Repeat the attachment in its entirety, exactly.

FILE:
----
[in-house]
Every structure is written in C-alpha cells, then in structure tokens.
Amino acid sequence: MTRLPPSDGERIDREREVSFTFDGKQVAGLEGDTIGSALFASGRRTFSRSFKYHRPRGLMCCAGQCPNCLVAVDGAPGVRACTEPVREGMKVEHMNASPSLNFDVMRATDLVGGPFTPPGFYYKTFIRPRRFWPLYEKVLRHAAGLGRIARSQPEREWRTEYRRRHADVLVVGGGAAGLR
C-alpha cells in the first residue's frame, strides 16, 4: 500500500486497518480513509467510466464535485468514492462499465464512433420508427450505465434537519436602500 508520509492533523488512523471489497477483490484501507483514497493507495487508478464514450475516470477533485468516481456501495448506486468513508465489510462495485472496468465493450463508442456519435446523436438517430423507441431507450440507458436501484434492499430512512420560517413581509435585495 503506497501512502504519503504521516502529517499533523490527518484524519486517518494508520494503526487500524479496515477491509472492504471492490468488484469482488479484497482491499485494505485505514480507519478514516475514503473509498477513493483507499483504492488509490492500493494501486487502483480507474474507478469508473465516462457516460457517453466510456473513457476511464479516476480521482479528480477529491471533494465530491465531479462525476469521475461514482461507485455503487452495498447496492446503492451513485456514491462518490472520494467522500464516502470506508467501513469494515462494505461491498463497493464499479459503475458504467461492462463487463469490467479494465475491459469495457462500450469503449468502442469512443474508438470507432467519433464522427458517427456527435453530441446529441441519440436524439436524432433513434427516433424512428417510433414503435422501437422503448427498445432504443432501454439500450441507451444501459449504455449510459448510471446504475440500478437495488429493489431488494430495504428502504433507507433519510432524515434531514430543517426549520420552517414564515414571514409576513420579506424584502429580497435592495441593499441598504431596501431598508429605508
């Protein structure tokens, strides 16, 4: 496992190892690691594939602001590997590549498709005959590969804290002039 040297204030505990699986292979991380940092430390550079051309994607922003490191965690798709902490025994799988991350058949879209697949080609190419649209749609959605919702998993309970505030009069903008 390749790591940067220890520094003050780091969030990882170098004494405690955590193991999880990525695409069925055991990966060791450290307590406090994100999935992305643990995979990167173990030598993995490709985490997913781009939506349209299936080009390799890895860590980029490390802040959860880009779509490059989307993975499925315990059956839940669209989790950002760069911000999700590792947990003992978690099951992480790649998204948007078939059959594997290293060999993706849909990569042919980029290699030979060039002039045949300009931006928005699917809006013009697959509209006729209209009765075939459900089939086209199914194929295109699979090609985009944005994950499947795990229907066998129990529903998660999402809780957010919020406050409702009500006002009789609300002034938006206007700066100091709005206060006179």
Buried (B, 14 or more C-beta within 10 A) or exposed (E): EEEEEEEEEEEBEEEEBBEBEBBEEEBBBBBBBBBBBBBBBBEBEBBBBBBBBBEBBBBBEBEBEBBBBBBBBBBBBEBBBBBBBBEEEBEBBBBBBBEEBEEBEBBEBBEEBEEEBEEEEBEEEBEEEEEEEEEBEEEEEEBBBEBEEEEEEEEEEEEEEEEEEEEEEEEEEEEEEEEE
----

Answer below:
[in-house]
Every structure is written in C-alpha cells, then in structure tokens.
Amino acid sequence: MTRLPPSDGERIDREREVSFTFDGKQVAGLEGDTIGSALFASGRRTFSRSFKYHRPRGLMCCAGQCPNCLVAVDGAPGVRACTEPVREGMKVEHMNASPSLNFDVMRATDLVGGPFTPPGFYYKTFIRPRRFWPLYEKVLRHAAGLGRIARSQPEREWRTEYRRRHADVLVVGGGAAGLR
C-alpha cells in the first residue's frame, strides 16, 4: 500500500486497518480513509467510466464535485468514492462499465464512433420508427450505465434537519436602500 508520509492533523488512523471489497477483490484501507483514497493507495487508478464514450475516470477533485468516481456501495448506486468513508465489510462495485472496468465493450463508442456519435446523436438517430423507441431507450440507458436501484434492499430512512420560517413581509435585495 503506497501512502504519503504521516502529517499533523490527518484524519486517518494508520494503526487500524479496515477491509472492504471492490468488484469482488479484497482491499485494505485505514480507519478514516475514503473509498477513493483507499483504492488509490492500493494501486487502483480507474474507478469508473465516462457516460457517453466510456473513457476511464479516476480521482479528480477529491471533494465530491465531479462525476469521475461514482461507485455503487452495498447496492446503492451513485456514491462518490472520494467522500464516502470506508467501513469494515462494505461491498463497493464499479459503475458504467461492462463487463469490467479494465475491459469495457462500450469503449468502442469512443474508438470507432467519433464522427458517427456527435453530441446529441441519440436524439436524432433513434427516433424512428417510433414503435422501437422503448427498445432504443432501454439500450441507451444501459449504455449510459448510471446504475440500478437495488429493489431488494430495504428502504433507507433519510432524515434531514430543517426549520420552517414564515414571514409576513420579506424584502429580497435592495441593499441598504431596501431598508429605508
């Protein structure tokens, strides 16, 4: 496992190892690691594939602001590997590549498709005959590969804290002039 040297204030505990699986292979991380940092430390550079051309994607922003490191965690798709902490025994799988991350058949879209697949080609190419649209749609959605919702998993309970505030009069903008 390749790591940067220890520094003050780091969030990882170098004494405690955590193991999880990525695409069925055991990966060791450290307590406090994100999935992305643990995979990167173990030598993995490709985490997913781009939506349209299936080009390799890895860590980029490390802040959860880009779509490059989307993975499925315990059956839940669209989790950002760069911000999700590792947990003992978690099951992480790649998204948007078939059959594997290293060999993706849909990569042919980029290699030979060039002039045949300009931006928005699917809006013009697959509209006729209209009765075939459900089939086209199914194929295109699979090609985009944005994950499947795990229907066998129990529903998660999402809780957010919020406050409702009500006002009789609300002034938006206007700066100091709005206060006179």
Buried (B, 14 or more C-beta within 10 A) or exposed (E): EEEEEEEEEEEBEEEEBBEBEBBEEEBBBBBBBBBBBBBBBBEBEBBBBBBBBBEBBBBBEBEBEBBBBBBBBBBBBEBBBBBBBBEEEBEBBBBBBBEEBEEBEBBEBBEEBEEEBEEEEBEEEBEEEEEEEEEBEEEEEEBBBEBEEEEEEEEEEEEEEEEEEEEEEEEEEEEEEEEE